How is social media influencing you?

How is social media influencing you?

Have you heard the phrase “you are what you eat”? There is a lot of truth to it. Your food intake has a massive influence on your health and wellbeing. If you only eat junk food, it will impact you in many ways. Likewise, if you eat good and nourishing food regularly, you will be healthier as a result.

This principle doesn’t only apply to your physical food; what you allow into your mind will also influence you, for better or worse. This is not some new idea either; the apostle Paul said this to the first century church in Philippi:

Finally, brothers, whatever is true, whatever is honorable, whatever is just, whatever is pure, whatever is lovely, whatever is commendable, if there is any excellence, if there is anything worthy of praise, think about these things. (Phil. 4:8 ESV)

What you think about matters. In context, Paul has been writing about the Lord being at hand, encouraging his readers to pray instead of being anxious. That is certainly worthy of considering often! Yet the principle can be applied more widely than this as well. It is worthwhile to meditate on God’s law, as Psalm 1 encourages, or on the world God made, as Psalm 8 encourages. It builds us up to reflect on the things God has done for us and the many good gifts we have from His hand.

The flipside of this is that there are things that are not worth thinking about and mulling over in our minds. All of us know this to be true. While this can be applied in many different ways, I want to spend a few moments considering the influence social media has over us. At various times in my life, I have been tempted to spend far too long on social media, mindlessly scrolling through videos to pass the time or having updates from distant acquaintances I don’t care all that much about. I am sure I am not alone in this! When in that kind of mindless scrolling mode, I am allowing all kinds of things to influence me without thinking about it very much.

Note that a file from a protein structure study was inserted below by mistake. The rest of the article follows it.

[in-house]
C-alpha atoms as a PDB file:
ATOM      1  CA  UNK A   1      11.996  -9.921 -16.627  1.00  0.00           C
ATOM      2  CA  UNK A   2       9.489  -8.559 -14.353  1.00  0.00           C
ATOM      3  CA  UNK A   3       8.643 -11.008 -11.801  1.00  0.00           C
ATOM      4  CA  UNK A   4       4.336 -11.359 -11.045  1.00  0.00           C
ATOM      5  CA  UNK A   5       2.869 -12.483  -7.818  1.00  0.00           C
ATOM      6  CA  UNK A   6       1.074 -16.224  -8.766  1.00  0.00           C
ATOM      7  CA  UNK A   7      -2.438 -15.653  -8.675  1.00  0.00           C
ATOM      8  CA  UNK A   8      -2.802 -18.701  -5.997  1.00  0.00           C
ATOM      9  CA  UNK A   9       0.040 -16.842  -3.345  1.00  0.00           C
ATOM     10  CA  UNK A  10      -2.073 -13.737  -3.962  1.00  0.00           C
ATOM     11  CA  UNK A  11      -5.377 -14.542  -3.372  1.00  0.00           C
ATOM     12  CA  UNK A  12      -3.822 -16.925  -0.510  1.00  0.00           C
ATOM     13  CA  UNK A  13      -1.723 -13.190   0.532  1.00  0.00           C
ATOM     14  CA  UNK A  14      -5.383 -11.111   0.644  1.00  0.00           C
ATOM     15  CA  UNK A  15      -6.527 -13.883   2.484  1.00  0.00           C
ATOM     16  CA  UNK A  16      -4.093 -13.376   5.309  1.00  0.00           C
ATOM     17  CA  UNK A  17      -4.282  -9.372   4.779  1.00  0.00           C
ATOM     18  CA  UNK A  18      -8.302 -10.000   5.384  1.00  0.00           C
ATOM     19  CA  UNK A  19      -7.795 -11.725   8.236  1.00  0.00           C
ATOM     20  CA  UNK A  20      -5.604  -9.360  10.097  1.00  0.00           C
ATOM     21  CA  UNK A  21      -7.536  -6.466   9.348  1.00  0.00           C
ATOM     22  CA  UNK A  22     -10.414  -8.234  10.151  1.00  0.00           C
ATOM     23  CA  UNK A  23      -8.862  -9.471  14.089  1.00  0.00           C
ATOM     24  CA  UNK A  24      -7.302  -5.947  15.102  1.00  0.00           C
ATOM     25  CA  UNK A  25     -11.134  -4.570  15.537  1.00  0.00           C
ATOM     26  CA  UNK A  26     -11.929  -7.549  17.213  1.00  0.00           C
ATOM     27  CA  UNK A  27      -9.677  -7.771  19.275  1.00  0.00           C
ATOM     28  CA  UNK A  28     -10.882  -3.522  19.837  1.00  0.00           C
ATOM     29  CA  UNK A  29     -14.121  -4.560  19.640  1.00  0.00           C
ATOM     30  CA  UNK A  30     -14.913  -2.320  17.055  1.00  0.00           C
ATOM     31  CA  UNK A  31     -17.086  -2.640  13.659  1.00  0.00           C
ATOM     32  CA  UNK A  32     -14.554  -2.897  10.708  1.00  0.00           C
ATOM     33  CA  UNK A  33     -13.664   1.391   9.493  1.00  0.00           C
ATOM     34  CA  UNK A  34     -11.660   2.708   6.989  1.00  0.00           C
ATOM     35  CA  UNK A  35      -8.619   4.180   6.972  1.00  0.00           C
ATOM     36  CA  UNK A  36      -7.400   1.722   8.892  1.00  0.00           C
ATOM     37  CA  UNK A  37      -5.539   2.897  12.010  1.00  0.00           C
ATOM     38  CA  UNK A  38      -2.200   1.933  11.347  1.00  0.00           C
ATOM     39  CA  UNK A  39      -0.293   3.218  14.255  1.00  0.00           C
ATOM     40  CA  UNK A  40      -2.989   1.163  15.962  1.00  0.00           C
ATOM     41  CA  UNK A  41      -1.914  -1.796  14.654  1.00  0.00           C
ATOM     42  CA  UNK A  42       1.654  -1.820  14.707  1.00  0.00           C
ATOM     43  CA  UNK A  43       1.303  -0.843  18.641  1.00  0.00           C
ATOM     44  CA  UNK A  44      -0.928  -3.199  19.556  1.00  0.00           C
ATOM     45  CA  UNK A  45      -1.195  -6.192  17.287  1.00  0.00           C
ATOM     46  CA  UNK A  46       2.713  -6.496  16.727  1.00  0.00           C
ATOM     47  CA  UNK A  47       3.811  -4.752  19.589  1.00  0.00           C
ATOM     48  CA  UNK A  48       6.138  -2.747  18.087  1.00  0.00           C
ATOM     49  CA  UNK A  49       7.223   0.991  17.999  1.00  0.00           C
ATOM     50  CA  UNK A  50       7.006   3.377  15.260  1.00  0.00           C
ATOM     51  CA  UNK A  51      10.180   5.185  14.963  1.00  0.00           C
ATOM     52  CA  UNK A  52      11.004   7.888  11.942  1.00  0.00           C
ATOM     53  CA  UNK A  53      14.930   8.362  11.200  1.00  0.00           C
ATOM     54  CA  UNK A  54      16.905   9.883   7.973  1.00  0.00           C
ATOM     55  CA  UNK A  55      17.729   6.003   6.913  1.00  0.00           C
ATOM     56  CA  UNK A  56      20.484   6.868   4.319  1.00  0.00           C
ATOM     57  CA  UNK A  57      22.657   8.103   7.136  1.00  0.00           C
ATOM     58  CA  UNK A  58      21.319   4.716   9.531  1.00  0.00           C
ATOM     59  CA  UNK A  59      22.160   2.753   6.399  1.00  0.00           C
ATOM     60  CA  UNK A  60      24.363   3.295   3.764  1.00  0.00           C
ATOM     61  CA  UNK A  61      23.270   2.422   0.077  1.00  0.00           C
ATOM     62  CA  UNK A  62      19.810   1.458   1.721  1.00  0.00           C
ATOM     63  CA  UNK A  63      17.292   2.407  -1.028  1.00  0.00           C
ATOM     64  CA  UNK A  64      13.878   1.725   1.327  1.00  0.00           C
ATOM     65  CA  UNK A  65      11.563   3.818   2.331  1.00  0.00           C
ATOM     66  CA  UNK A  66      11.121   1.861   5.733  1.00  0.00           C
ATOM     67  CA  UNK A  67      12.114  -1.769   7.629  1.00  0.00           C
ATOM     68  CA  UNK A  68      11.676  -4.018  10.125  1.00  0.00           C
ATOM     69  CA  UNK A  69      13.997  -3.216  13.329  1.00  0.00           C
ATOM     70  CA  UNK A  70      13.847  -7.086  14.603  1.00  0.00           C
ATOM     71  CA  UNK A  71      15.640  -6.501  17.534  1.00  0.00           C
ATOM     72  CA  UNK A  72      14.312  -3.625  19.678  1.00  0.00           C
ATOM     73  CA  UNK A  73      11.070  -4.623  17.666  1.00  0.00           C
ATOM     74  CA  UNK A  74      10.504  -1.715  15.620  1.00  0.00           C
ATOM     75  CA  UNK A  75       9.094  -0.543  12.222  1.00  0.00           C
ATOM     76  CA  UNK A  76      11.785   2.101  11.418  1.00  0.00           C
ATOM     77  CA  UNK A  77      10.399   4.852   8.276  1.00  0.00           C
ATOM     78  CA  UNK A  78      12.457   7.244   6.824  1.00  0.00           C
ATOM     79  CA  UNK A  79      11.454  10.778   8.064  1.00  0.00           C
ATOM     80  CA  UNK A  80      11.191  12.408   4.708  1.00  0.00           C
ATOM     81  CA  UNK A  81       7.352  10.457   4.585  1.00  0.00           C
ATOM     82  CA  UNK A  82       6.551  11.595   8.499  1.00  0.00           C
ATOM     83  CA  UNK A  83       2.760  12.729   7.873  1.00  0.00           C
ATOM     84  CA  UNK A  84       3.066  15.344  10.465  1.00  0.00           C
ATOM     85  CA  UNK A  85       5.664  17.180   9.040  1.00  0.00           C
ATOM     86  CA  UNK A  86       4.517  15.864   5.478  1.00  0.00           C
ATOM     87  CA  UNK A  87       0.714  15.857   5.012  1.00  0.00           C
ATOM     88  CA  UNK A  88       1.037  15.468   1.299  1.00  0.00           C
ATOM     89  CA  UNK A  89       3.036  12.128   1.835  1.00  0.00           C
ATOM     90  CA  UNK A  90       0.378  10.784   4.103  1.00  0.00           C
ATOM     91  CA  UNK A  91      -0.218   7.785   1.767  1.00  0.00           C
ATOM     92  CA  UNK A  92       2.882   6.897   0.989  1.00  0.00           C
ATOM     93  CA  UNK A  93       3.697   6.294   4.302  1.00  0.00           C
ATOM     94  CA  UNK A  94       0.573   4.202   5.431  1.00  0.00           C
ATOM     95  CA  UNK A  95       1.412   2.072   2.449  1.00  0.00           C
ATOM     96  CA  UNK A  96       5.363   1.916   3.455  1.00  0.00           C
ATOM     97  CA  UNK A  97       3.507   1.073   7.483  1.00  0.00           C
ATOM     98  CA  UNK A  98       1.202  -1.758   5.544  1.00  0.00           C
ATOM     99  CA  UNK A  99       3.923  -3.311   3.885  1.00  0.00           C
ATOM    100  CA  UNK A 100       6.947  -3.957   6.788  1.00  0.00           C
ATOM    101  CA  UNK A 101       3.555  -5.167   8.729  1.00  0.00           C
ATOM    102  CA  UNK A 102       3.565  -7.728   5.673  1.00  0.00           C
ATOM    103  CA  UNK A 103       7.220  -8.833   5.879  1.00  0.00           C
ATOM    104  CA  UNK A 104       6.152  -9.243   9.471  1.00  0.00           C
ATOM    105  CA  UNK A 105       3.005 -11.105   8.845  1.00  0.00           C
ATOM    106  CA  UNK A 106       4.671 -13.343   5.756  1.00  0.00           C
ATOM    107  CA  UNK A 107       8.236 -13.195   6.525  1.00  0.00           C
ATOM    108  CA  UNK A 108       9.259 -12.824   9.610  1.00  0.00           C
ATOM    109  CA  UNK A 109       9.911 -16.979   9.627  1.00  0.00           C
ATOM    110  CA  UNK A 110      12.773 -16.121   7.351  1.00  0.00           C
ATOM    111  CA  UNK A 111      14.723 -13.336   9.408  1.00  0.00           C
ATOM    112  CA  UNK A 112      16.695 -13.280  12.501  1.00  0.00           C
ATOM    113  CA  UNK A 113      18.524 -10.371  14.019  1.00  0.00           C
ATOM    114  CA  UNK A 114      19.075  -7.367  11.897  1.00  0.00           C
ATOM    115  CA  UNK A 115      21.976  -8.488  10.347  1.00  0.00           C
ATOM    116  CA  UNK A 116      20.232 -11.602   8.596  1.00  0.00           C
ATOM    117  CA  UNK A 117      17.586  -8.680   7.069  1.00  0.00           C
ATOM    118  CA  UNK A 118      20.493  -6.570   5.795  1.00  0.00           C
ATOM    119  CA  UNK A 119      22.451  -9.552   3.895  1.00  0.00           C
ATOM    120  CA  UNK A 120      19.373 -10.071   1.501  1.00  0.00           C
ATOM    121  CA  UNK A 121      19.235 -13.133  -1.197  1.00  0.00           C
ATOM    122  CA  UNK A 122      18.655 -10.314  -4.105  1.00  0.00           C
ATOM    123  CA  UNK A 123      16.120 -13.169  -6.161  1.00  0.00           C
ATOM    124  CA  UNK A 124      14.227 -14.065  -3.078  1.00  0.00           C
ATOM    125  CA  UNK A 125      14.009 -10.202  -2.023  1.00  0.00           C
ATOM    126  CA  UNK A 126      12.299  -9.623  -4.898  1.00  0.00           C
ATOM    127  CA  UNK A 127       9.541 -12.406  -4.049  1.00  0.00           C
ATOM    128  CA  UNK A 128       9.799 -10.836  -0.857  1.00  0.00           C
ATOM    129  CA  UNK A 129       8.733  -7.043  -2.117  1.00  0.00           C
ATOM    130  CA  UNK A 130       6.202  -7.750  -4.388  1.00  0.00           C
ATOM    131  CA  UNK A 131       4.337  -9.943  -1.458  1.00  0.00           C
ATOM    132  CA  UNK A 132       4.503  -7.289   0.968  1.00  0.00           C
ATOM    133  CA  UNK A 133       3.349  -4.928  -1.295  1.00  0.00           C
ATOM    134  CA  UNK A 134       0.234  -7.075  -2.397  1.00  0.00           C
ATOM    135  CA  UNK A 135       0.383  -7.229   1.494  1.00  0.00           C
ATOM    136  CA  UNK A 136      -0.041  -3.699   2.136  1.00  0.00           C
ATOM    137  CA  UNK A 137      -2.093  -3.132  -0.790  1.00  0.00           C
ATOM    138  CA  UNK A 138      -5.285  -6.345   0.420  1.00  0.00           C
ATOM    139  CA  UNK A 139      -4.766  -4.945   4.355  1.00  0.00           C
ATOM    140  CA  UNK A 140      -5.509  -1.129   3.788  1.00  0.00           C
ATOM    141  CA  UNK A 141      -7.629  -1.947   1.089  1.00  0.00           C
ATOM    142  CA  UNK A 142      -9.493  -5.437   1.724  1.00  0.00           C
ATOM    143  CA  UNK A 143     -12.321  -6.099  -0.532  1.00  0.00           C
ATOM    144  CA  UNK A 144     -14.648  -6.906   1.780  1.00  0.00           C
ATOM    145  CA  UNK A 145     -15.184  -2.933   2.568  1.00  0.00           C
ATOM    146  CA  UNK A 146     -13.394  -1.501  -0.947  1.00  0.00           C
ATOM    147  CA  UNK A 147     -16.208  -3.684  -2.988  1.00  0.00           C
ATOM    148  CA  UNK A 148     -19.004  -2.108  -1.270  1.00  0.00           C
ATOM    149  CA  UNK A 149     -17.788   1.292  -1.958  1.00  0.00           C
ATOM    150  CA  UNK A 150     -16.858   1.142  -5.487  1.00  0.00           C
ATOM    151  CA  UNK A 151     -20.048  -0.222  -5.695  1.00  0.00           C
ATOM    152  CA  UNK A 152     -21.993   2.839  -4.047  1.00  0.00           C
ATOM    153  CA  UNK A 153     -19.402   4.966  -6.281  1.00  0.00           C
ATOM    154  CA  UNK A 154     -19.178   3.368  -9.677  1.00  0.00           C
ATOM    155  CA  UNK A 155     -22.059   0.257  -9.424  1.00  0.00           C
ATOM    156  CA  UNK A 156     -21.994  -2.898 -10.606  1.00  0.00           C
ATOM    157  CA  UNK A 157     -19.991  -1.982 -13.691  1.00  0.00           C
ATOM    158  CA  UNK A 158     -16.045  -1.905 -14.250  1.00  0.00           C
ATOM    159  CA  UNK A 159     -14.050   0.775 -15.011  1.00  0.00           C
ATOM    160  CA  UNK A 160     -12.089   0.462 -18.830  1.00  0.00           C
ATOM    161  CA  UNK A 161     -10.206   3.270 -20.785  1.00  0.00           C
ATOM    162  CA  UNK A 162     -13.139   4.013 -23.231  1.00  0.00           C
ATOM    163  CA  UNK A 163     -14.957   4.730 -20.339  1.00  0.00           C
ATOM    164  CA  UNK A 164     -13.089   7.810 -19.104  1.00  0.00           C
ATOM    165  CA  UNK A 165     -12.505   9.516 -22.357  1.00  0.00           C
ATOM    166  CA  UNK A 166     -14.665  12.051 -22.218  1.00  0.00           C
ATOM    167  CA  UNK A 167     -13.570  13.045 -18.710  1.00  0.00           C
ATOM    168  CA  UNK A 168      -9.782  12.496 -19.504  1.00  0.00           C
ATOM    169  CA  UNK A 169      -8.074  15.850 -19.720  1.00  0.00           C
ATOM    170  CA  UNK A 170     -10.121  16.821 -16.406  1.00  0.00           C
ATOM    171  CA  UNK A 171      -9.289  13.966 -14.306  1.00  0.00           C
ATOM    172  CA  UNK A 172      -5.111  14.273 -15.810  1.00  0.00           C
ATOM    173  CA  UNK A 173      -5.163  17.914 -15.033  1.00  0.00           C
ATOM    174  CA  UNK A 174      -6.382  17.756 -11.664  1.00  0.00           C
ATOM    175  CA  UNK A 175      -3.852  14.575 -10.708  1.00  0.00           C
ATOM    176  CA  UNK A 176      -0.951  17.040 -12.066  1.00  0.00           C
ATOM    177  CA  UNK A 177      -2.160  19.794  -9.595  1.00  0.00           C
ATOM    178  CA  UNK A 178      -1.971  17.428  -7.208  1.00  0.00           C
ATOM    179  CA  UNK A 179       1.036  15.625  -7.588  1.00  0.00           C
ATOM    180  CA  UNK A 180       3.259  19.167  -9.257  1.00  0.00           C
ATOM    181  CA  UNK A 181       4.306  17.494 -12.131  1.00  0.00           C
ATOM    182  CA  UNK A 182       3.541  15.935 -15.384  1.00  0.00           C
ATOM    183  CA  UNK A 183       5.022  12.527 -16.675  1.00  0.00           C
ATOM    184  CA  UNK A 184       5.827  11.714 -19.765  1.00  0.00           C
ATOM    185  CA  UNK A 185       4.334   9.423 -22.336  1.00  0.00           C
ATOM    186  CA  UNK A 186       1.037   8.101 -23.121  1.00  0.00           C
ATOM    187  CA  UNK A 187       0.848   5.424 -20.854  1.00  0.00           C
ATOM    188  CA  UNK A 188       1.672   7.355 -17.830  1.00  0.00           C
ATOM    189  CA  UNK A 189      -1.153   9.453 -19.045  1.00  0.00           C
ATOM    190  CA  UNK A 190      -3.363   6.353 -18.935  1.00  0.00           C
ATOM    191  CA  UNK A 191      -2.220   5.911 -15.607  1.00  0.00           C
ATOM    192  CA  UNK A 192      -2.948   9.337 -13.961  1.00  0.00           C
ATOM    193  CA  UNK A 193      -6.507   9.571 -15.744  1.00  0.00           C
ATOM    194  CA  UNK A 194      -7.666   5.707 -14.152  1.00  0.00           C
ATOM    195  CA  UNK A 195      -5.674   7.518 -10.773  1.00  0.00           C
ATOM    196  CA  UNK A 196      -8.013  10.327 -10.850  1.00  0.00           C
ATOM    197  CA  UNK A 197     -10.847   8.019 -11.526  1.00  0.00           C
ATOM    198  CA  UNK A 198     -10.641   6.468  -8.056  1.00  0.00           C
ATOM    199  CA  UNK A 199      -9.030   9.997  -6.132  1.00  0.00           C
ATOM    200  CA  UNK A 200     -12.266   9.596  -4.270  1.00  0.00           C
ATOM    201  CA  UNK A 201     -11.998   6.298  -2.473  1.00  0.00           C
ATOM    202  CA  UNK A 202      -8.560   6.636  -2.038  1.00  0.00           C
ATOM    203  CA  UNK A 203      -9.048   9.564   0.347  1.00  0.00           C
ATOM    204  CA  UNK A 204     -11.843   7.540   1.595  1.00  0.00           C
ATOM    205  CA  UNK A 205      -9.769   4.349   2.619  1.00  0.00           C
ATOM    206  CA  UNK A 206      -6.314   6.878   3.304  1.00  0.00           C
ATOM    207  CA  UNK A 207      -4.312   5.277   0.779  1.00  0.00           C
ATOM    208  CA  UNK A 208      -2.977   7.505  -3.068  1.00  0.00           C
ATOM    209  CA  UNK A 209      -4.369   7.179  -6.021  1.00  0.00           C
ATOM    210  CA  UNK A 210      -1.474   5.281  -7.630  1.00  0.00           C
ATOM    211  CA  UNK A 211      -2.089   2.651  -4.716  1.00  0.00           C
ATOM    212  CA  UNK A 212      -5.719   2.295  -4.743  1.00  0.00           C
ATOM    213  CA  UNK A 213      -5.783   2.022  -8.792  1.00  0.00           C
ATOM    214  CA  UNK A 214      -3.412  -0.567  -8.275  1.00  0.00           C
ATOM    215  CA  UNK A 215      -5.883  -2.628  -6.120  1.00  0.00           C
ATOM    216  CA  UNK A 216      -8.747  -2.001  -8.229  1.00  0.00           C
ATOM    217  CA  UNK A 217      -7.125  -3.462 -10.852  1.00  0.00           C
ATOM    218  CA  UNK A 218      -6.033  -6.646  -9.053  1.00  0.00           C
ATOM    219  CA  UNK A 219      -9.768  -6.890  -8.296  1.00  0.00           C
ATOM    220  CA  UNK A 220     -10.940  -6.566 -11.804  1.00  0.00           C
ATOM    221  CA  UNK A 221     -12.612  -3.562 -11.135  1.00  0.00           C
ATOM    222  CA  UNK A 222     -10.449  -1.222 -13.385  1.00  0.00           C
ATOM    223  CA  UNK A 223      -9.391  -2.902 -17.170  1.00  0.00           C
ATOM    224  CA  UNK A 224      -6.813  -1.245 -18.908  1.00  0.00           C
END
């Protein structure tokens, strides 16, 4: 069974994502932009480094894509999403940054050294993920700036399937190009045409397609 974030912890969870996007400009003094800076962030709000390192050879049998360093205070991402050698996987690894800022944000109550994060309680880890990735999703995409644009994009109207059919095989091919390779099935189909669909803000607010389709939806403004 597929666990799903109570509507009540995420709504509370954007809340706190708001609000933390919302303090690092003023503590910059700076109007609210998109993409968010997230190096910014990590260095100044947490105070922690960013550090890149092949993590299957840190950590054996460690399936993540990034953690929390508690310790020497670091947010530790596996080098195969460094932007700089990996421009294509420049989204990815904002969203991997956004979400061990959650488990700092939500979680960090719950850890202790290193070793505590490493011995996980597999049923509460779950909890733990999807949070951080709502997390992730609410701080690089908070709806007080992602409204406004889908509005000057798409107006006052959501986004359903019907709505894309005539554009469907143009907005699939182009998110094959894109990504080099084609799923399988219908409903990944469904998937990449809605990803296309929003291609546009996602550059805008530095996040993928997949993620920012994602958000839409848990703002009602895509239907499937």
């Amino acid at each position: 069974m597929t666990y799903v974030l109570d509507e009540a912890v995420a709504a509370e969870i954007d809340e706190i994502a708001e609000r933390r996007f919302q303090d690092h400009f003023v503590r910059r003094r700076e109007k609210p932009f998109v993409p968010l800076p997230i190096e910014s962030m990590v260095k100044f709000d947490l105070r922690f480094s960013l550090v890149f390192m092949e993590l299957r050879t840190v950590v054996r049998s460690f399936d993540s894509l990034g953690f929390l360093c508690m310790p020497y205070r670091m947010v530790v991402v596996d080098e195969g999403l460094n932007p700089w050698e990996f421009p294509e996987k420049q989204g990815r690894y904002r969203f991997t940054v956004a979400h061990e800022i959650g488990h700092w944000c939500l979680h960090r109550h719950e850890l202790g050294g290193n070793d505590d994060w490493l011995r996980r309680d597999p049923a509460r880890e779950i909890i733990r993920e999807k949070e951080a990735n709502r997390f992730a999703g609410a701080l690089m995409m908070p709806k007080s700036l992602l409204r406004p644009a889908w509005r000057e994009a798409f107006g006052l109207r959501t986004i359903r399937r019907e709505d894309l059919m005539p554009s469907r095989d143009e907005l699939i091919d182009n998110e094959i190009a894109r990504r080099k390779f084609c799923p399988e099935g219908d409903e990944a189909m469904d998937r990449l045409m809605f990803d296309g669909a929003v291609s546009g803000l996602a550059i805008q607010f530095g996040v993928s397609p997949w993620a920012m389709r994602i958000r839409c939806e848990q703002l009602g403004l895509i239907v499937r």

For example, I might be influenced by the opinions of social media “influencers”, being presented with more and more of their videos if I happened to watch one of them. I might be encouraged to have a short attention span, losing the capacity to concentrate on worthwhile things (like good books) because I get bored if a video isn’t interesting in the first 5 seconds. I might rate everything on its entertainment value instead of on its merits.

Social media is so often like junk food for our brains. It gives us a hit but does damage at the same time. It means we are not thinking of things that are honourable and worthy of praise. Yes, there are good uses of social media, to be sure; but each person should be thoughtful about its use and not just give it pride of place in our mental space.

Don’t be too quick to grab the phone and mindlessly scroll. Consider who is influencing you. It would be a tragedy if we only value immediate entertainment over anything of greater substance.